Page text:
The Logic Behind Which Type of Therapy is Chosen

Published February 6th, 2024 by Alexandra Sredni, Psy. D., PLLC

When people from outside the professional world of psychology think about therapy, the general thought is usually simple: go get help from a licensed practitioner. “Not much more to it.” However, the reality is that there are a multitude of various treatment modalities available to psychologists – CBT, DBT, IPT, Psychoanalysis, Humanistic Therapy, etc.

“Woah, slow down! CBT? DBT? I’ve never heard of these terms!” That’s completely normal and understandable. But, while you aren’t expected to understand the differences between each of these types of therapy, you should at the very least understand the logic behind your therapist’s therapeutic modality.

For starters, it’s important to note that all of these therapies are built upon unique theoretical principles…which makes it interesting that for years, the central thought was that any of these types of therapies would be sufficient for anyone seeking psychological help. However, years of real-world, hands-on experience has not shown that this claim can be substantiated.

As is the case with everything in life, everyone has different sets of expectations. This is especially true when it comes to the intensive process of therapy. People are extremely unique and come with their own personalities and raw emotions. No two people are the same. Because personalities differ so much, the responsiveness to each type of therapy will vary greatly between people. Generally speaking, a psychologist will analyze your personal degree of tolerance to disappointment and frustration, where/how you locate your issues in life, and your level of autonomy prior to deciding whether or not their therapeutic approach is most effective modality for you.

Here’s a short example:

John Doe knows he needs psychological help. He walks into a mental health clinic and is evaluated by a psychologist. The determination of the most helpful type of therapy? Psychoanalytic therapy. This is because in John Doe’s psychological evaluation, he showed a variety of signs that support this type of therapy, such as:

  • He is honest with himself and the people around him.
  • He can face and accept the truth, which is of paramount importance in order to successfully better himself.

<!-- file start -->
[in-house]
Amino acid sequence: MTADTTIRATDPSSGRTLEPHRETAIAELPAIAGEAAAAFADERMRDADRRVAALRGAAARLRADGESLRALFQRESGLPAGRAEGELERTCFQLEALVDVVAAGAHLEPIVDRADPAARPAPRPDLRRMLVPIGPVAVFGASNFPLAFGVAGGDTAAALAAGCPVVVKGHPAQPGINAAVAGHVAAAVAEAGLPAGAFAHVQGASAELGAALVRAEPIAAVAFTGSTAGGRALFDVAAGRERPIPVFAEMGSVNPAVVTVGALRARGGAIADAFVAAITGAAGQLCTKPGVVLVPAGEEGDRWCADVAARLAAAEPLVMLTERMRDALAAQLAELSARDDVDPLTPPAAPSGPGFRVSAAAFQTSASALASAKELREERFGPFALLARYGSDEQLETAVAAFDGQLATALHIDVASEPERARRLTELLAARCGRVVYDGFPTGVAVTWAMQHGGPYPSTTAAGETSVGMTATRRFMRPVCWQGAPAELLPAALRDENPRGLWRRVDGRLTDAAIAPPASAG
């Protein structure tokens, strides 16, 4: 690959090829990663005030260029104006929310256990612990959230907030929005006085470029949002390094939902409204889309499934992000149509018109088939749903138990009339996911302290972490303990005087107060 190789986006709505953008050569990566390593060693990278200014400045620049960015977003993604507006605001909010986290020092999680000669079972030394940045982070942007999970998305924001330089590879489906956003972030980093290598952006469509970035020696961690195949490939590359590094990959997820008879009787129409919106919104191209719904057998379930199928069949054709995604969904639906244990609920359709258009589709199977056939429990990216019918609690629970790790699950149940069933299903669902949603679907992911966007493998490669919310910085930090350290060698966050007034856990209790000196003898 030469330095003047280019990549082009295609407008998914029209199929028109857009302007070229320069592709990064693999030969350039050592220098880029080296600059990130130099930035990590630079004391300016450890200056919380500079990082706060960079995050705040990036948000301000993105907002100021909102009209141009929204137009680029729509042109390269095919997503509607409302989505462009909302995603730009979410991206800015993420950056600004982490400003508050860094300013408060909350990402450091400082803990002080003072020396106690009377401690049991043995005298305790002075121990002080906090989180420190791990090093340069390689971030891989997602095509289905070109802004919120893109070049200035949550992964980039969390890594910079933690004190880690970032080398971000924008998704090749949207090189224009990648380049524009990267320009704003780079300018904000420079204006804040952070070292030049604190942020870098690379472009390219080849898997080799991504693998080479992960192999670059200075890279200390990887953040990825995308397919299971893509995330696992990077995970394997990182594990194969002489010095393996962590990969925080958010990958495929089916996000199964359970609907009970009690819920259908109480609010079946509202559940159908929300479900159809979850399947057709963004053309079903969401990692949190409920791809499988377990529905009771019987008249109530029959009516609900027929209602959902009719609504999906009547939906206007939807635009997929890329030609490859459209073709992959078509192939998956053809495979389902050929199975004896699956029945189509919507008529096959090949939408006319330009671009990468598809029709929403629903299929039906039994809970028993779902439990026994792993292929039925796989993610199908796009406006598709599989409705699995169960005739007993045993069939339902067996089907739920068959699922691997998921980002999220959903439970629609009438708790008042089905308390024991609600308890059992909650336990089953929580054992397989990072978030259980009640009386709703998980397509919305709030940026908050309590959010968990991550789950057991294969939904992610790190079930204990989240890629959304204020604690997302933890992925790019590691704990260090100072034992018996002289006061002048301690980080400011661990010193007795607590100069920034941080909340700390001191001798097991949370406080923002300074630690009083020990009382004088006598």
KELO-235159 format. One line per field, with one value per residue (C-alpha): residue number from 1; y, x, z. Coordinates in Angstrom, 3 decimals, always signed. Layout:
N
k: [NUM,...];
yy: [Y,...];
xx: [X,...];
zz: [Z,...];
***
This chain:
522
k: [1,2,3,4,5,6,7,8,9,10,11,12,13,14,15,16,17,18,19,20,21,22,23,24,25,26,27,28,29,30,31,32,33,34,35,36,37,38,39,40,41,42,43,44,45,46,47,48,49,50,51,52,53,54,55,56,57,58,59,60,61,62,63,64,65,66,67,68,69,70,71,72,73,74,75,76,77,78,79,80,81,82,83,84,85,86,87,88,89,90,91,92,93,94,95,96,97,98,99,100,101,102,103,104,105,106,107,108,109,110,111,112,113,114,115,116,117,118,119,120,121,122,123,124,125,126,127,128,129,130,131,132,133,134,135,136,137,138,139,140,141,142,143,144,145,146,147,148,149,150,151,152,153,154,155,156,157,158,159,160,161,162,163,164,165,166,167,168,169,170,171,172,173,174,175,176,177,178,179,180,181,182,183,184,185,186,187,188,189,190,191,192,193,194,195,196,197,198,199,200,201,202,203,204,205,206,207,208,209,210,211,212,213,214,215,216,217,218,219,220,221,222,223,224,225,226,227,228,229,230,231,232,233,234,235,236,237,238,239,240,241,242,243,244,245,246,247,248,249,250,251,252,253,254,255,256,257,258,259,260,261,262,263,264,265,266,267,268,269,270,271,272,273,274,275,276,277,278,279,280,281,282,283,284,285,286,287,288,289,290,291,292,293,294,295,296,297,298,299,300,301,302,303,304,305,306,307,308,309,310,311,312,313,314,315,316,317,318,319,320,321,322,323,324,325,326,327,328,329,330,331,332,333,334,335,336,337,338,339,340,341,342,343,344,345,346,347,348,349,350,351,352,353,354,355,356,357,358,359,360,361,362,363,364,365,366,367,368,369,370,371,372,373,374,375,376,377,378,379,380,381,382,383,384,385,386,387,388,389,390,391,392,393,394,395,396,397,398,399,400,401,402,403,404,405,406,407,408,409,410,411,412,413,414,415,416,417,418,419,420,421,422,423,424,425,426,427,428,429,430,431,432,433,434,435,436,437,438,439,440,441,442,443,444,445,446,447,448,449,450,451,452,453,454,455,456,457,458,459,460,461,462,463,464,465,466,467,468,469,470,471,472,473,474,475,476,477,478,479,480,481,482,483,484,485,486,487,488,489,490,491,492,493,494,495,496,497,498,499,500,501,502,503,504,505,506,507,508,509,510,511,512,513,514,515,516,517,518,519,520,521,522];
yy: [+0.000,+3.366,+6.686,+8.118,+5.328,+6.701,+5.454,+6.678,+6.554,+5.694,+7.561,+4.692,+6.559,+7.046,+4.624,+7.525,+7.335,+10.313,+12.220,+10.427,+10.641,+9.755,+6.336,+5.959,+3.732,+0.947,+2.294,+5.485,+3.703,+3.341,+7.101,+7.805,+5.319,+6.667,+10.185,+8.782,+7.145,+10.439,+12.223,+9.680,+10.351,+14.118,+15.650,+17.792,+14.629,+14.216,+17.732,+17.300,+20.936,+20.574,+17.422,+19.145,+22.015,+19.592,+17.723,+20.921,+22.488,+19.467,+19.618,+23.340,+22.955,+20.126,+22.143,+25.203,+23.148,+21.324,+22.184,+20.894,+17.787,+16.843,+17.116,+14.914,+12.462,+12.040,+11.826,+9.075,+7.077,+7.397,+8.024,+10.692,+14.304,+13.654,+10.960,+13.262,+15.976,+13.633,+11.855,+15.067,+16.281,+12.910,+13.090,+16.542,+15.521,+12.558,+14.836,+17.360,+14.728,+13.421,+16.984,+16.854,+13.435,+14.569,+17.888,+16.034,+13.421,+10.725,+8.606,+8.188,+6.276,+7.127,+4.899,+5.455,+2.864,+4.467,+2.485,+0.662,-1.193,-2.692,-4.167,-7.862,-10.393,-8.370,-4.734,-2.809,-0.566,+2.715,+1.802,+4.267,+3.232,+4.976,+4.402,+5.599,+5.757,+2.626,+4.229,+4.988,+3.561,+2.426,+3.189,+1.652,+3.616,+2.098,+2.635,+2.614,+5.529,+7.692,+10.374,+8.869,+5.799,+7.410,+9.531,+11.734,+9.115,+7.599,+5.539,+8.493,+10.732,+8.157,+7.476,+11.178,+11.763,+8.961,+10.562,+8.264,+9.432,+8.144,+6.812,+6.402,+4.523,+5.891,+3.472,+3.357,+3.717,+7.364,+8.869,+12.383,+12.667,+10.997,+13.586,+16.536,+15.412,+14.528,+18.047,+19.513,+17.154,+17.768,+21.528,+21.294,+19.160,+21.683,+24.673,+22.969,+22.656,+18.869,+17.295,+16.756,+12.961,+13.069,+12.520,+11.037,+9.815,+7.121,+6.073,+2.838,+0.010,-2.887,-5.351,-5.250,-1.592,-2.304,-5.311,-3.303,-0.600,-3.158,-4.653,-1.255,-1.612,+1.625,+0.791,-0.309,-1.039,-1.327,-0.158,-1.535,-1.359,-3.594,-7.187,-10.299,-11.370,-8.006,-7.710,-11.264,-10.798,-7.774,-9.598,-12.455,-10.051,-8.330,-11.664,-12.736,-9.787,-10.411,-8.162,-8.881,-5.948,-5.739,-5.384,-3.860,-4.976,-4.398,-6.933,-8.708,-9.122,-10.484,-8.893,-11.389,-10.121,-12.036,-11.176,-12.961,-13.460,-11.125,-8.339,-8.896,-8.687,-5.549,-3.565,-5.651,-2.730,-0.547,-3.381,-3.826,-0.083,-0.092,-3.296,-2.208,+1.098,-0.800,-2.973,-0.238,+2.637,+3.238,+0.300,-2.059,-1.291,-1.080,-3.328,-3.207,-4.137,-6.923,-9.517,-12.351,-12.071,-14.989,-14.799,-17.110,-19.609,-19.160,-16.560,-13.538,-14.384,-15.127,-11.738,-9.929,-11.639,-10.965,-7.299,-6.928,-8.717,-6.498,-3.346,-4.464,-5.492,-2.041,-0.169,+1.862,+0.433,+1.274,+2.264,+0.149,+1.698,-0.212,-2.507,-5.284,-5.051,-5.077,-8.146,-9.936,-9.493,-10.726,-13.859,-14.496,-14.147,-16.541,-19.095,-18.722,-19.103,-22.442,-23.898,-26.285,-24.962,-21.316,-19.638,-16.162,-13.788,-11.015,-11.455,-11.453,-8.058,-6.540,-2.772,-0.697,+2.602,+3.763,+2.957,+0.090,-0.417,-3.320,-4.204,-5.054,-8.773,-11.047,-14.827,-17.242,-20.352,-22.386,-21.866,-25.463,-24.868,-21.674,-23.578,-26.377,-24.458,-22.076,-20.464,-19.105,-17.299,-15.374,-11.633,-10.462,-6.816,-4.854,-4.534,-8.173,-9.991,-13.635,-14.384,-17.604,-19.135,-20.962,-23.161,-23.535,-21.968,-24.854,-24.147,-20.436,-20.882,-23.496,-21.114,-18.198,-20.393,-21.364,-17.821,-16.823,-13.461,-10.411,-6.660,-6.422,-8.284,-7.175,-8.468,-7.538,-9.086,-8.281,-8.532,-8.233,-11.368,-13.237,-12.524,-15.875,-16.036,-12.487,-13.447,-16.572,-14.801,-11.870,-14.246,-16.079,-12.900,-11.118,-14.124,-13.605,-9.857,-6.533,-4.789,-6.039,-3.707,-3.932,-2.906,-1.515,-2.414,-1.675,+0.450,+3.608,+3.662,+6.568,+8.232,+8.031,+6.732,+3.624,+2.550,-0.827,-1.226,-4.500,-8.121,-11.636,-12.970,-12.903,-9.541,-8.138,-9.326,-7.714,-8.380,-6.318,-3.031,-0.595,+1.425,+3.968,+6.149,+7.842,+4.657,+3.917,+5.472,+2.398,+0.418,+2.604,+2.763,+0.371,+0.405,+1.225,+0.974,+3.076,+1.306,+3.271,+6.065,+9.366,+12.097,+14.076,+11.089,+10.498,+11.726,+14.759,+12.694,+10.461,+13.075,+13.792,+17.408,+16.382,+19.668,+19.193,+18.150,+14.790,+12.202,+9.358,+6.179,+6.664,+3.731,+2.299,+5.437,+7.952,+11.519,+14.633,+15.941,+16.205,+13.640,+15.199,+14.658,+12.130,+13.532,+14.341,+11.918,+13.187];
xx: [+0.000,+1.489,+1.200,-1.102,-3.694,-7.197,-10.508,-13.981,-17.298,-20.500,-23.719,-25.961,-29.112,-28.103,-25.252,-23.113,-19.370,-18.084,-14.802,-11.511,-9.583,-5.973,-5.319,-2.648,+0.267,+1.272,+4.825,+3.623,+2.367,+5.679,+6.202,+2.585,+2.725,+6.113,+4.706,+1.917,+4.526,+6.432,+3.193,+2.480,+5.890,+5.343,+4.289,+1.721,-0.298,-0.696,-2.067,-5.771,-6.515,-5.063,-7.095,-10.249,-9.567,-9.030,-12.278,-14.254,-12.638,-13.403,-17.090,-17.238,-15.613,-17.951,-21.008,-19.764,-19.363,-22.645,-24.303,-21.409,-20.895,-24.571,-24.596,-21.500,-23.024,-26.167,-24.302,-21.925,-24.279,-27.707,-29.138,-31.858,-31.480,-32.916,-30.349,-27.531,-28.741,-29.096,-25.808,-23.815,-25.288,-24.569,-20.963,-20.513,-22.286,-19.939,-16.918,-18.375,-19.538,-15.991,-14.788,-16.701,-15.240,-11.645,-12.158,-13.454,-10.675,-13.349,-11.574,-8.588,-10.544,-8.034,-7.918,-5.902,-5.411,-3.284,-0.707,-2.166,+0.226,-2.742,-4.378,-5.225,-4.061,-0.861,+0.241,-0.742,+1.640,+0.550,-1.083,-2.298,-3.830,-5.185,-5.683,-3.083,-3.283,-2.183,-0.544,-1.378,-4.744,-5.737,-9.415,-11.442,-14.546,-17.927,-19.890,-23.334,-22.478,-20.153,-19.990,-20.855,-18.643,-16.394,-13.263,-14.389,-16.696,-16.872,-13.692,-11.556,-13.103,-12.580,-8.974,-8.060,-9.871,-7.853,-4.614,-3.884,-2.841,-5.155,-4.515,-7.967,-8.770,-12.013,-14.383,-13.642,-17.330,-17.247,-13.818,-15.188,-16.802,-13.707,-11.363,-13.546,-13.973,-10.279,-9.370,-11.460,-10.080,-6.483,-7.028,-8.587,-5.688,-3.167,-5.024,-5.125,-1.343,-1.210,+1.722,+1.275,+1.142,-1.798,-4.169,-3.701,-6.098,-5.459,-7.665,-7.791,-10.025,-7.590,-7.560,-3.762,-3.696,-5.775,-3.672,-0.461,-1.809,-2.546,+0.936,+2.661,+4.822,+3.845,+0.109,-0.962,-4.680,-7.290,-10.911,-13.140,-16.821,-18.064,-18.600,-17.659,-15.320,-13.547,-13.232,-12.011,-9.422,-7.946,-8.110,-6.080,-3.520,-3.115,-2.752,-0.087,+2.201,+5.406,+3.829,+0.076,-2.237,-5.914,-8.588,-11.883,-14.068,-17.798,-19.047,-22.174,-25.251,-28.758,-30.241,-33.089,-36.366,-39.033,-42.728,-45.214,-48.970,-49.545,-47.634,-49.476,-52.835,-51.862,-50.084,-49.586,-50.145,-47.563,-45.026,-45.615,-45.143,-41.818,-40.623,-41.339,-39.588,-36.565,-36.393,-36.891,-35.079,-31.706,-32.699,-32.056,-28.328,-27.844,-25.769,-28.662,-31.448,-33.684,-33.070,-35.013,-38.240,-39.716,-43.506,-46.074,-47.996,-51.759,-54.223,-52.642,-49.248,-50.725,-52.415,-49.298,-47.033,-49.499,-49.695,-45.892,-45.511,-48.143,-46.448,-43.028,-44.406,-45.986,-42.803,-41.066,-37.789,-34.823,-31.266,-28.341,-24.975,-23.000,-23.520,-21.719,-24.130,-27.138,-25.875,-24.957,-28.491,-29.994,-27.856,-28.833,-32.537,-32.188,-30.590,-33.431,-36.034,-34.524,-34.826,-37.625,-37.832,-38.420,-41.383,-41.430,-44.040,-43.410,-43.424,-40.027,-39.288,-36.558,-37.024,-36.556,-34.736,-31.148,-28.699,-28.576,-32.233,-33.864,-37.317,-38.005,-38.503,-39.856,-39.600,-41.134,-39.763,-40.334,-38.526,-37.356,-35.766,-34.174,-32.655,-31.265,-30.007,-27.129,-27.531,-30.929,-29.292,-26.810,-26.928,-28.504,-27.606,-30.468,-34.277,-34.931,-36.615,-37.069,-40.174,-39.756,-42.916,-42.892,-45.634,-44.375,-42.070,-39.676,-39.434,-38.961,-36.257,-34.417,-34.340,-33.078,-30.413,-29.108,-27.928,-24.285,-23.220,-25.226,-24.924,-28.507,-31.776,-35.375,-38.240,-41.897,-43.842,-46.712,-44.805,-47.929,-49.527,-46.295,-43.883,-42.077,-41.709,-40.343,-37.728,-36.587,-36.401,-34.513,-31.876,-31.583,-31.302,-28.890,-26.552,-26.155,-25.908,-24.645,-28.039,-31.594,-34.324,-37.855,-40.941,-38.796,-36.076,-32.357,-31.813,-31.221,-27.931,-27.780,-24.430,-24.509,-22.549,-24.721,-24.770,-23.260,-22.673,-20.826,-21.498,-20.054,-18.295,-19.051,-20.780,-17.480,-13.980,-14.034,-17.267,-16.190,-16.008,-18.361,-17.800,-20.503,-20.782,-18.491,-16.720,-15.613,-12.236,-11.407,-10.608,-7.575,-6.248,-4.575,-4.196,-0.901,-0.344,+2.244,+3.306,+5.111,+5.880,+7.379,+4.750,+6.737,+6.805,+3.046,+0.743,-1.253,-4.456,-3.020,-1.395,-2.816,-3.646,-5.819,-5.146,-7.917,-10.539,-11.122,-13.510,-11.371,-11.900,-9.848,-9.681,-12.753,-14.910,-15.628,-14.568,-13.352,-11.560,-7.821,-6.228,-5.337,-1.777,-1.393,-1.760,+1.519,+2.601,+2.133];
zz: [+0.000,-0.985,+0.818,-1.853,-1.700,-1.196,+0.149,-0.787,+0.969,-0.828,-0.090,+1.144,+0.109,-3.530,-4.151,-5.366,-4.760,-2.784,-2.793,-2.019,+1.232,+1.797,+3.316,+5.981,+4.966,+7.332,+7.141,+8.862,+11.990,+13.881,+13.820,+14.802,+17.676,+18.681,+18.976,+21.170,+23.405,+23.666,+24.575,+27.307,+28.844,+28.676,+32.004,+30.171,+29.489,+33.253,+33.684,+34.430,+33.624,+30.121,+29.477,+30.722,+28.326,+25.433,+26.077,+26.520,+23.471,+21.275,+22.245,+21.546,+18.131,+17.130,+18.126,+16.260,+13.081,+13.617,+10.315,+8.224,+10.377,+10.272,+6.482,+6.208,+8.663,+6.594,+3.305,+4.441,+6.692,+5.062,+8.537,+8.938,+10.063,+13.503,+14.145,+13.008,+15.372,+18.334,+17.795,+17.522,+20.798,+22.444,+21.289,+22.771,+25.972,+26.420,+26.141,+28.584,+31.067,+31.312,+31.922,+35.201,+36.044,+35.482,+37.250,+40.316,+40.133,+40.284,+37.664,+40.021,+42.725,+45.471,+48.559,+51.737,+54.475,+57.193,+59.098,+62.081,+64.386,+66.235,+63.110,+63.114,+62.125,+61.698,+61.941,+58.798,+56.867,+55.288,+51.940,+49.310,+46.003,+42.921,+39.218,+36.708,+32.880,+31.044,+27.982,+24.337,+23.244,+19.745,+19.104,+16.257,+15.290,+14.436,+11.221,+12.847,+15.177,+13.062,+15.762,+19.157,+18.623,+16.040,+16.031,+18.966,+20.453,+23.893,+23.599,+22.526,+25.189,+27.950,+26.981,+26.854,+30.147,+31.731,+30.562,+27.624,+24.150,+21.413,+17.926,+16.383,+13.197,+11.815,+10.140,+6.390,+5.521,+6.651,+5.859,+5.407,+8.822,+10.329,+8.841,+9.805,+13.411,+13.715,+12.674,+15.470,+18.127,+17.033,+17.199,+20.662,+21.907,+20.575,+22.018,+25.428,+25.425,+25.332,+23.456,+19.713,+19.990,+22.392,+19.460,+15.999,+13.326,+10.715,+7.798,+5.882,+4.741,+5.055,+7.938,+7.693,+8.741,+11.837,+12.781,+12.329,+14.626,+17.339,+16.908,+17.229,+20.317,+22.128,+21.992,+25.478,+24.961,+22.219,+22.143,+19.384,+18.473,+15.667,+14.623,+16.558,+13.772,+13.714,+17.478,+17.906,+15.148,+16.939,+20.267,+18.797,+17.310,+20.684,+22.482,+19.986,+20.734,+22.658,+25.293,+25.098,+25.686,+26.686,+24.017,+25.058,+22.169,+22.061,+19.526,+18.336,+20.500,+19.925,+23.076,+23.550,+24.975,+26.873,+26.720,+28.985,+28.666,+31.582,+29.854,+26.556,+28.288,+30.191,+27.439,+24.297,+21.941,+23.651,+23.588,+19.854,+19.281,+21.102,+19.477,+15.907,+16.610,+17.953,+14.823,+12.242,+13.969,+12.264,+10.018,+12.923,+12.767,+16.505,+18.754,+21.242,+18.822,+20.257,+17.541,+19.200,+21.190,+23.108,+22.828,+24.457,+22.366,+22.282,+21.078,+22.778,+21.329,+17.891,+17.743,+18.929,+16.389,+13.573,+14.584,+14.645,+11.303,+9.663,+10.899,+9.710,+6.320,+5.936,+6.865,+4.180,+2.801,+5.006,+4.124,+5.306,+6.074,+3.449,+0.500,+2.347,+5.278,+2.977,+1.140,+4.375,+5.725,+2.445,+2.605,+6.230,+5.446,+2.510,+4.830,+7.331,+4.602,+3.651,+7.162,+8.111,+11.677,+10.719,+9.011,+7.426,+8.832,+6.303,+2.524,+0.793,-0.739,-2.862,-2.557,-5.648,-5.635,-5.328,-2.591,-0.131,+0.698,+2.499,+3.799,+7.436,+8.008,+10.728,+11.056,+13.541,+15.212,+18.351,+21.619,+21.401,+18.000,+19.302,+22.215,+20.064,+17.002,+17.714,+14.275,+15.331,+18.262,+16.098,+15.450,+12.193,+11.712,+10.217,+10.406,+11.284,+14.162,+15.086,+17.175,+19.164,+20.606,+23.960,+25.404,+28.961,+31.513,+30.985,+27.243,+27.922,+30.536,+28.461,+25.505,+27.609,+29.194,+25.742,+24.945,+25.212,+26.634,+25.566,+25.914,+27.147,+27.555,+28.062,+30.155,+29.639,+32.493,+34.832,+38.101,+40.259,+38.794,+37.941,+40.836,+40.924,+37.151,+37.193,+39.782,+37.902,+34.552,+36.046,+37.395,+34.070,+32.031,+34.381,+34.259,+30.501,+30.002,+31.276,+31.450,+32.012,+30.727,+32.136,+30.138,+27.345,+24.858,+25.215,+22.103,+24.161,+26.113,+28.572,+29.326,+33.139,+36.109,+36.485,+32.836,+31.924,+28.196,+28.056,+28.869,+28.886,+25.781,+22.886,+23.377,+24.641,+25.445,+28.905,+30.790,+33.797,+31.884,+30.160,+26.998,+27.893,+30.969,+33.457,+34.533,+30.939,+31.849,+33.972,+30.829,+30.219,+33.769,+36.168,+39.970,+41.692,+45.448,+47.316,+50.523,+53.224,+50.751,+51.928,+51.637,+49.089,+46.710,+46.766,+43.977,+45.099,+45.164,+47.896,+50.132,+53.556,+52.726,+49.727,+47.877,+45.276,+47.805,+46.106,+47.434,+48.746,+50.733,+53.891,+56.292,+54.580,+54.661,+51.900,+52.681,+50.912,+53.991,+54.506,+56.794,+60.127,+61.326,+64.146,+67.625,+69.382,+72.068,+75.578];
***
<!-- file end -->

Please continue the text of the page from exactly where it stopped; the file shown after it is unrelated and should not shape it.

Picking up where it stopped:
• He considers himself personally accountable for his own life.
  • He also considers the prospect that he may not fully know certain aspects of himself.
  • He understands that instant gratification is not something that goes hand in hand with deep-meaning thoughts, actions and exercises like therapy, and that it will take time.
  • He demonstrates a capacity for insight.

The logic behind the therapist’s implementation of psychoanalytic therapy for John Doe is that the foundations of psychoanalytic therapy rest on several concepts:

  1. The source of emotional struggle largely comes from within and is unconscious.
  2. Therapy is based on complete dedication to the pursuit of inner truth, no matter how easy of difficult it may be to hear.
  3. The vast intricacy of the psyche needs time in order to facilitate real fundamental change.

All that said, there are instances in which a person who initially did not fit the criteria for psychoanalytic therapy will uncover hidden capacities as he or she evolves in their therapy sessions, which enables them to go deeper than previously expected. Similarly, for some people no matter how much they progress, one type of therapy will suit them no matter where they are in the process.

Ultimately, therapy is a very fluid process with many complexities behind your therapist’s training and the therapeutic lens through which they approach treatment.

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